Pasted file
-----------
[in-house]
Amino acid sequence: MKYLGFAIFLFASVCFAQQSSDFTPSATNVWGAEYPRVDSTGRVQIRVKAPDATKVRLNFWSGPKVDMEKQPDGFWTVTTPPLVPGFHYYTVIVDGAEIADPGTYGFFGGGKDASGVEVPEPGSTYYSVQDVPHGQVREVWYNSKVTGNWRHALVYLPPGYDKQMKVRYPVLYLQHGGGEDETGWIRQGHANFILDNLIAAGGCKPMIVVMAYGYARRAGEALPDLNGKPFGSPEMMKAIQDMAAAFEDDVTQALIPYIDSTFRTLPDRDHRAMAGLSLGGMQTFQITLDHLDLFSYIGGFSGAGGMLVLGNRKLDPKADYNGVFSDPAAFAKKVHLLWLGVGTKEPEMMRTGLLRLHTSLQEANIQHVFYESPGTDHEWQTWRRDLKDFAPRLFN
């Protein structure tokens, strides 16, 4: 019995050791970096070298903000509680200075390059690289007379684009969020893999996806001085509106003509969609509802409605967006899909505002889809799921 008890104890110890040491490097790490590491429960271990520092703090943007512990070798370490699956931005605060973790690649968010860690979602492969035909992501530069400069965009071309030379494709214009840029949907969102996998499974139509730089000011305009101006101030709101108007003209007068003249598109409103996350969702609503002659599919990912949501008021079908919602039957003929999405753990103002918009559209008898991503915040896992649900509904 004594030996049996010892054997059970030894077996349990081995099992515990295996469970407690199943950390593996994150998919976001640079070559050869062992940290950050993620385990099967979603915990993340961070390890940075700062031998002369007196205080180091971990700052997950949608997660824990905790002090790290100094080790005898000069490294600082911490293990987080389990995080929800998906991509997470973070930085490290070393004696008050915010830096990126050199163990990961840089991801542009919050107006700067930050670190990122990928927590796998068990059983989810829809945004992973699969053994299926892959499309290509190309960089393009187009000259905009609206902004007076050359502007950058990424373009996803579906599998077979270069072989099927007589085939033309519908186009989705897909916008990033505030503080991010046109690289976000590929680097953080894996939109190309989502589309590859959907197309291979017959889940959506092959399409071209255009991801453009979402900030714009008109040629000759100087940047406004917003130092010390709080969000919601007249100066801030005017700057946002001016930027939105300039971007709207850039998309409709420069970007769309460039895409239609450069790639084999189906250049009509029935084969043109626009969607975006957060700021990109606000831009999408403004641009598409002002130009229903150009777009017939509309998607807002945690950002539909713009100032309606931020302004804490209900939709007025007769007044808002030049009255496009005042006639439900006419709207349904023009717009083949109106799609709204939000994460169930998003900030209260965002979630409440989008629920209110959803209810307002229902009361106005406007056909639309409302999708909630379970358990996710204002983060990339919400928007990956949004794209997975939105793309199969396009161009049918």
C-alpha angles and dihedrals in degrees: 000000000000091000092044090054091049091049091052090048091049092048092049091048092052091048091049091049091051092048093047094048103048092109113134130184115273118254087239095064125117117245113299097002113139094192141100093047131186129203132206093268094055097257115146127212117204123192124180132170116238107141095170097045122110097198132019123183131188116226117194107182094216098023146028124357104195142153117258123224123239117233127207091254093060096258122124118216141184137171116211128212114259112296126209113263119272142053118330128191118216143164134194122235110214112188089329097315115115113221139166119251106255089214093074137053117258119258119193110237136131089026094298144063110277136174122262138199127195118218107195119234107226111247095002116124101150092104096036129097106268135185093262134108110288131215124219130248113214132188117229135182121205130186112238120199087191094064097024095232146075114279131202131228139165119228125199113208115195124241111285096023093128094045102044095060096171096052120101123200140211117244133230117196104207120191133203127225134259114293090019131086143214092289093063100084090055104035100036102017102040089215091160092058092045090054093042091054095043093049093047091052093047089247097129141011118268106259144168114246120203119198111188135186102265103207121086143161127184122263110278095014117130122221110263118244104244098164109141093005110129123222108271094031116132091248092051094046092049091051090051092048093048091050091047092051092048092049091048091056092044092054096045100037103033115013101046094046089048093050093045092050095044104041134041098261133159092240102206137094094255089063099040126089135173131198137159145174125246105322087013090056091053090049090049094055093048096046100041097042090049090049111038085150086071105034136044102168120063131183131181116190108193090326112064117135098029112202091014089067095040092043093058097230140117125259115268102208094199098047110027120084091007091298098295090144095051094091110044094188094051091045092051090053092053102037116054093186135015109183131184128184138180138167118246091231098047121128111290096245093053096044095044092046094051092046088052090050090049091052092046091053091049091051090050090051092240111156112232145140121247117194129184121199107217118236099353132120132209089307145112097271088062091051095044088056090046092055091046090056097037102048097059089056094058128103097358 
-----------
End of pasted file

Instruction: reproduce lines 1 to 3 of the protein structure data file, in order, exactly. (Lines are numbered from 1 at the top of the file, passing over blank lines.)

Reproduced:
[in-house]
Amino acid sequence: MKYLGFAIFLFASVCFAQQSSDFTPSATNVWGAEYPRVDSTGRVQIRVKAPDATKVRLNFWSGPKVDMEKQPDGFWTVTTPPLVPGFHYYTVIVDGAEIADPGTYGFFGGGKDASGVEVPEPGSTYYSVQDVPHGQVREVWYNSKVTGNWRHALVYLPPGYDKQMKVRYPVLYLQHGGGEDETGWIRQGHANFILDNLIAAGGCKPMIVVMAYGYARRAGEALPDLNGKPFGSPEMMKAIQDMAAAFEDDVTQALIPYIDSTFRTLPDRDHRAMAGLSLGGMQTFQITLDHLDLFSYIGGFSGAGGMLVLGNRKLDPKADYNGVFSDPAAFAKKVHLLWLGVGTKEPEMMRTGLLRLHTSLQEANIQHVFYESPGTDHEWQTWRRDLKDFAPRLFN
């Protein structure tokens, strides 16, 4: 019995050791970096070298903000509680200075390059690289007379684009969020893999996806001085509106003509969609509802409605967006899909505002889809799921 008890104890110890040491490097790490590491429960271990520092703090943007512990070798370490699956931005605060973790690649968010860690979602492969035909992501530069400069965009071309030379494709214009840029949907969102996998499974139509730089000011305009101006101030709101108007003209007068003249598109409103996350969702609503002659599919990912949501008021079908919602039957003929999405753990103002918009559209008898991503915040896992649900509904 004594030996049996010892054997059970030894077996349990081995099992515990295996469970407690199943950390593996994150998919976001640079070559050869062992940290950050993620385990099967979603915990993340961070390890940075700062031998002369007196205080180091971990700052997950949608997660824990905790002090790290100094080790005898000069490294600082911490293990987080389990995080929800998906991509997470973070930085490290070393004696008050915010830096990126050199163990990961840089991801542009919050107006700067930050670190990122990928927590796998068990059983989810829809945004992973699969053994299926892959499309290509190309960089393009187009000259905009609206902004007076050359502007950058990424373009996803579906599998077979270069072989099927007589085939033309519908186009989705897909916008990033505030503080991010046109690289976000590929680097953080894996939109190309989502589309590859959907197309291979017959889940959506092959399409071209255009991801453009979402900030714009008109040629000759100087940047406004917003130092010390709080969000919601007249100066801030005017700057946002001016930027939105300039971007709207850039998309409709420069970007769309460039895409239609450069790639084999189906250049009509029935084969043109626009969607975006957060700021990109606000831009999408403004641009598409002002130009229903150009777009017939509309998607807002945690950002539909713009100032309606931020302004804490209900939709007025007769007044808002030049009255496009005042006639439900006419709207349904023009717009083949109106799609709204939000994460169930998003900030209260965002979630409440989008629920209110959803209810307002229902009361106005406007056909639309409302999708909630379970358990996710204002983060990339919400928007990956949004794209997975939105793309199969396009161009049918």